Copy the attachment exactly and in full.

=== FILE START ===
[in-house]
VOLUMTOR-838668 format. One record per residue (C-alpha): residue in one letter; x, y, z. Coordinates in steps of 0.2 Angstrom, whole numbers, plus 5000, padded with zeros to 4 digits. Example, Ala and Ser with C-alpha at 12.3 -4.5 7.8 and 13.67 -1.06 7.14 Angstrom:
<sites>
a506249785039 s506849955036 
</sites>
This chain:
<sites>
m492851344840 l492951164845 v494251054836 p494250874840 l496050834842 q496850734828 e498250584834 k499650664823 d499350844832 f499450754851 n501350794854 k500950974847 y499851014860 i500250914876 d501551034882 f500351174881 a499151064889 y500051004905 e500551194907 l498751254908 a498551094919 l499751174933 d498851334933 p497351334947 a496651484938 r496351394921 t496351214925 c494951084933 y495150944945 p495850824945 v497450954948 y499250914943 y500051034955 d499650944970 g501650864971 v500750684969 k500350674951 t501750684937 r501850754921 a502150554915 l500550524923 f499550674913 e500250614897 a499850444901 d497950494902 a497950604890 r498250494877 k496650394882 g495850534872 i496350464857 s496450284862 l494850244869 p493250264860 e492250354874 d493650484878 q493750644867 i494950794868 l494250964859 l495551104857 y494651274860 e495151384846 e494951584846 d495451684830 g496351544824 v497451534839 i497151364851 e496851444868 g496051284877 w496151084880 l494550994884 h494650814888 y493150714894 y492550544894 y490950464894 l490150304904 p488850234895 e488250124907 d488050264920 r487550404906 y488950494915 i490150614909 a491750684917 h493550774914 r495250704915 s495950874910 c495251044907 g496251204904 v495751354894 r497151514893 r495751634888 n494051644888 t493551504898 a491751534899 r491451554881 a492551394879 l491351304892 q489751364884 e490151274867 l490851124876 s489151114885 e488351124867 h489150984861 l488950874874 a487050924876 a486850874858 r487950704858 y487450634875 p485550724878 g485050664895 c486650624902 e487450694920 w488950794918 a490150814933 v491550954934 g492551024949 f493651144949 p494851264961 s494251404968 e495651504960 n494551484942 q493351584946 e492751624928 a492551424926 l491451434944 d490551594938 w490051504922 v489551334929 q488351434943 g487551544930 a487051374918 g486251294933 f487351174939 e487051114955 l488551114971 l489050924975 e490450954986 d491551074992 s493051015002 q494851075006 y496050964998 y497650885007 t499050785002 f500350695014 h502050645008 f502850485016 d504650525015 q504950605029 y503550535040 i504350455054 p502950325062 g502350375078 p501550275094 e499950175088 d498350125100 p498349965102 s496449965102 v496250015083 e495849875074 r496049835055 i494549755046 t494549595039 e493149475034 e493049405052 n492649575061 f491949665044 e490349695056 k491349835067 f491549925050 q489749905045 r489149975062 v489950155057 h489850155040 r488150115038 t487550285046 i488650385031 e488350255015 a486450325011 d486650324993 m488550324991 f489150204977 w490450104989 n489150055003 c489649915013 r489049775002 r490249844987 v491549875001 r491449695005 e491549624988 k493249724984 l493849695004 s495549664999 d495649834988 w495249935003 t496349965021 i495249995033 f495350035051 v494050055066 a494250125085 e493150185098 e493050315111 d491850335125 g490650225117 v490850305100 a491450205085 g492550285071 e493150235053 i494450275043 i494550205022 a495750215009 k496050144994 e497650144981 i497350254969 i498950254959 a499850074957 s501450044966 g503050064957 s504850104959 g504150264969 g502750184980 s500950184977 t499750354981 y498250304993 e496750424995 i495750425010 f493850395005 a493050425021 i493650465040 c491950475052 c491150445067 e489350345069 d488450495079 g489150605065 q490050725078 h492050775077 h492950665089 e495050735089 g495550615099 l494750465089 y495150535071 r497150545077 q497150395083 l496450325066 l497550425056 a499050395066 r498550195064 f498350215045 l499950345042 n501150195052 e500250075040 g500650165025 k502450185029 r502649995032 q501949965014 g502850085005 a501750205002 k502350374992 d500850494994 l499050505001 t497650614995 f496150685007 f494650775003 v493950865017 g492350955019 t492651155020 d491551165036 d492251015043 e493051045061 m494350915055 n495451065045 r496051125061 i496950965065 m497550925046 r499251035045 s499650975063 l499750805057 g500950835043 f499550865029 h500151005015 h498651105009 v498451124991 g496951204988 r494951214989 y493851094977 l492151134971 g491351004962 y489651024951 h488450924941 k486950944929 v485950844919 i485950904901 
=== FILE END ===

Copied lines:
[in-house]
VOLUMTOR-838668 format. One record per residue (C-alpha): residue in one letter; x, y, z. Coordinates in steps of 0.2 Angstrom, whole numbers, plus 5000, padded with zeros to 4 digits. Example, Ala and Ser with C-alpha at 12.3 -4.5 7.8 and 13.67 -1.06 7.14 Angstrom:
<sites>
a506249785039 s506849955036 
</sites>
This chain:
<sites>
m492851344840 l492951164845 v494251054836 p494250874840 l496050834842 q496850734828 e498250584834 k499650664823 d499350844832 f499450754851 n501350794854 k500950974847 y499851014860 i500250914876 d501551034882 f500351174881 a499151064889 y500051004905 e500551194907 l498751254908 a498551094919 l499751174933 d498851334933 p497351334947 a496651484938 r496351394921 t496351214925 c494951084933 y495150944945 p495850824945 v497450954948 y499250914943 y500051034955 d499650944970 g501650864971 v500750684969 k500350674951 t501750684937 r501850754921 a502150554915 l500550524923 f499550674913 e500250614897 a499850444901 d497950494902 a497950604890 r498250494877 k496650394882 g495850534872 i496350464857 s496450284862 l494850244869 p493250264860 e492250354874 d493650484878 q493750644867 i494950794868 l494250964859 l495551104857 y494651274860 e495151384846 e494951584846 d495451684830 g496351544824 v497451534839 i497151364851 e496851444868 g496051284877 w496151084880 l494550994884 h494650814888 y493150714894 y492550544894 y490950464894 l490150304904 p488850234895 e488250124907 d488050264920 r487550404906 y488950494915 i490150614909 a491750684917 h493550774914 r495250704915 s495950874910 c495251044907 g496251204904 v495751354894 r497151514893 r495751634888 n494051644888 t493551504898 a491751534899 r491451554881 a492551394879 l491351304892 q489751364884 e490151274867 l490851124876 s489151114885 e488351124867 h489150984861 l488950874874 a487050924876 a486850874858 r487950704858 y487450634875 p485550724878 g485050664895 c486650624902 e487450694920 w488950794918 a490150814933 v491550954934 g492551024949 f493651144949 p494851264961 s494251404968 e495651504960 n494551484942 q493351584946 e492751624928 a492551424926 l491451434944 d490551594938 w490051504922 v489551334929 q488351434943 g487551544930 a487051374918 g486251294933 f487351174939 e487051114955 l488551114971 l489050924975 e490450954986 d491551074992 s493051015002 q494851075006 y496050964998 y497650885007 t499050785002 f500350695014 h502050645008 f502850485016 d504650525015 q504950605029 y503550535040 i504350455054 p502950325062 g502350375078 p501550275094 e499950175088 d498350125100 p498349965102 s496449965102 v496250015083 e495849875074 r496049835055 i494549755046 t494549595039 e493149475034 e493049405052 n492649575061 f491949665044 e490349695056 k491349835067 f491549925050 q489749905045 r489149975062 v489950155057 h489850155040 r488150115038 t487550285046 i488650385031 e488350255015 a486450325011 d486650324993 m488550324991 f489150204977 w490450104989 n489150055003 c489649915013 r489049775002 r490249844987 v491549875001 r491449695005 e491549624988 k493249724984 l493849695004 s495549664999 d495649834988 w495249935003 t496349965021 i495249995033 f495350035051 v494050055066 a494250125085 e493150185098 e493050315111 d491850335125 g490650225117 v490850305100 a491450205085 g492550285071 e493150235053 i494450275043 i494550205022 a495750215009 k496050144994 e497650144981 i497350254969 i498950254959 a499850074957 s501450044966 g503050064957 s504850104959 g504150264969 g502750184980 s500950184977 t499750354981 y498250304993 e496750424995 i495750425010 f493850395005 a493050425021 i493650465040 c491950475052 c491150445067 e489350345069 d488450495079 g489150605065 q490050725078 h492050775077 h492950665089 e495050735089 g495550615099 l494750465089 y495150535071 r497150545077 q497150395083 l496450325066 l497550425056 a499050395066 r498550195064 f498350215045 l499950345042 n501150195052 e500250075040 g500650165025 k502450185029 r502649995032 q501949965014 g502850085005 a501750205002 k502350374992 d500850494994 l499050505001 t497650614995 f496150685007 f494650775003 v493950865017 g492350955019 t492651155020 d491551165036 d492251015043 e493051045061 m494350915055 n495451065045 r496051125061 i496950965065 m497550925046 r499251035045 s499650975063 l499750805057 g500950835043 f499550865029 h500151005015 h498651105009 v498451124991 g496951204988 r494951214989 y493851094977 l492151134971 g491351004962 y489651024951 h488450924941 k486950944929 v485950844919 i485950904901 